As a result of Hurricane Michael, many producers in the affected areas of Georgia have lost pasture growth, haystocks, feed supplies, and livestock. Farmers will be assessing damage to fields, stock, and property in the weeks tocome. This publication is intended to provide recommendations to farmers that experienced storm damage to their pasture-based production systems.
Livestock that died during the event
Any animals that died specifically as a result of the storm need to be documented as soon as possible. To apply tothe U.S. Department of Agriculture (USDA) Farm Service Agency (FSA) Livestock Indemnity Program (LIP), producers will need to provide photos, preferably with time stamps, and a written affidavit to document the losses.
Damage to hay
Pasture-based livestock producers need to assess and document the loss of hay as soon as it is safe to do so. If a producer experienced hay losses, they should take time-stamped photos of the bales—when bales are still on the property—or the place the bales were stored. Make sure to write down the number of bales, type and quality ofhay, and the estimated weight or size (e.g., 4x4, 4x5). Contact the FSA office and visit them with this informationas soon as possible. Eligible hay losses will be covered under Emergency Assistance for Livestock, Honeybees, and Farm-Raised Fish Program (ELAP). To qualify for this program, hay had to have been baled. The program will not cover hay that was cut and on the ground, which is not likely the scenario in this event due to the advanced notice of Hurricane Michael. The program also only covers hay purchased or cut to feed. It does not cover hay that was cut to sell, so producers will likely need to document that they own livestock and planned on feeding the hay that was lost. Farmers must file a notice of crop loss to the FSA office within 30 days of the loss.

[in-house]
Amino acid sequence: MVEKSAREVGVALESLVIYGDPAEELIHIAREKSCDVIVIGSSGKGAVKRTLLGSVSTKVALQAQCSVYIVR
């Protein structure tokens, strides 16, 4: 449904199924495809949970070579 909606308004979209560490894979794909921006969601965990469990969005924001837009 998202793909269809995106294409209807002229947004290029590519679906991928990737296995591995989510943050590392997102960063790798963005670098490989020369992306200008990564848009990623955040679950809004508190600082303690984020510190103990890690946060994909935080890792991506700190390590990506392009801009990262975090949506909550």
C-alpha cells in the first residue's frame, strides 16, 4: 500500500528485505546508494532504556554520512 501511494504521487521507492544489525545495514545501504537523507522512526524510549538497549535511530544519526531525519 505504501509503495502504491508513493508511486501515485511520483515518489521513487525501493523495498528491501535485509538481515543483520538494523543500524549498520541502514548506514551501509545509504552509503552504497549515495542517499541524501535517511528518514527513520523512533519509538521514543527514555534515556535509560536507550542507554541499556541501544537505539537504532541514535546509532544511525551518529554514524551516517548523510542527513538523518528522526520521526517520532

Damage to silage crops
There have been a few reports of damage to late-season corn, sorghum, and other crops intended for silage. A common issue is that severe wind damage has resulted in lodging of the crop to an extent that it is laying on the ground. Figure 1depicts a field of severely lodged silage corn. There are very few options when attempting to salvage severely lodged silage crops. Most silage choppers are going to be unable to lift, cut, and chop this material. Even the large drum headers on self-propelled forage harvesters are likely to have great difficultyin harvesting crops that are lodged this severely. If a producer has such a chopper, it may be worth trying. Custom harvesters may not be willing to attempt such a harvest, at least not at standard harvest rates. Attempting to harvest such a severely lodged crop will result in an extremely slow harvest rate and the crop is likely to be very sandy. Custom harvesters will likely need to charge 50-100% more than normal to harvest such crops. Harvesting this crop as baled silage may be an option, but it will require the crop to be mowed and baled. These processes are likely to cause lost yield and increased contamination.
Moreover, extensive damage to the leaf from the high winds, disease outbreaks (e.g., rust), and soil contamination may result in a silage crop that is too low in value to be worth harvesting. If such crops are ensiled, regardless of method, it is highly recommended to use a silage inoculant (preferably a combination inoculant providing homofermentative and heterofermentative bacteria). Even with proper inoculation, such crops may ferment poorly, be less stable at feedout, and/or be damaged by secondary fermentations (e.g., clostridial fermentation) resulting in poisonous compounds in the silage. Inoculation increases the chances of successful fermentation. It is not clear whether severely lodged silage crops will be covered under federal assistance programs. Affected producers are encouraged to document the damages with date-stamped photos and to discuss options with the FSA office within 30 days of the loss.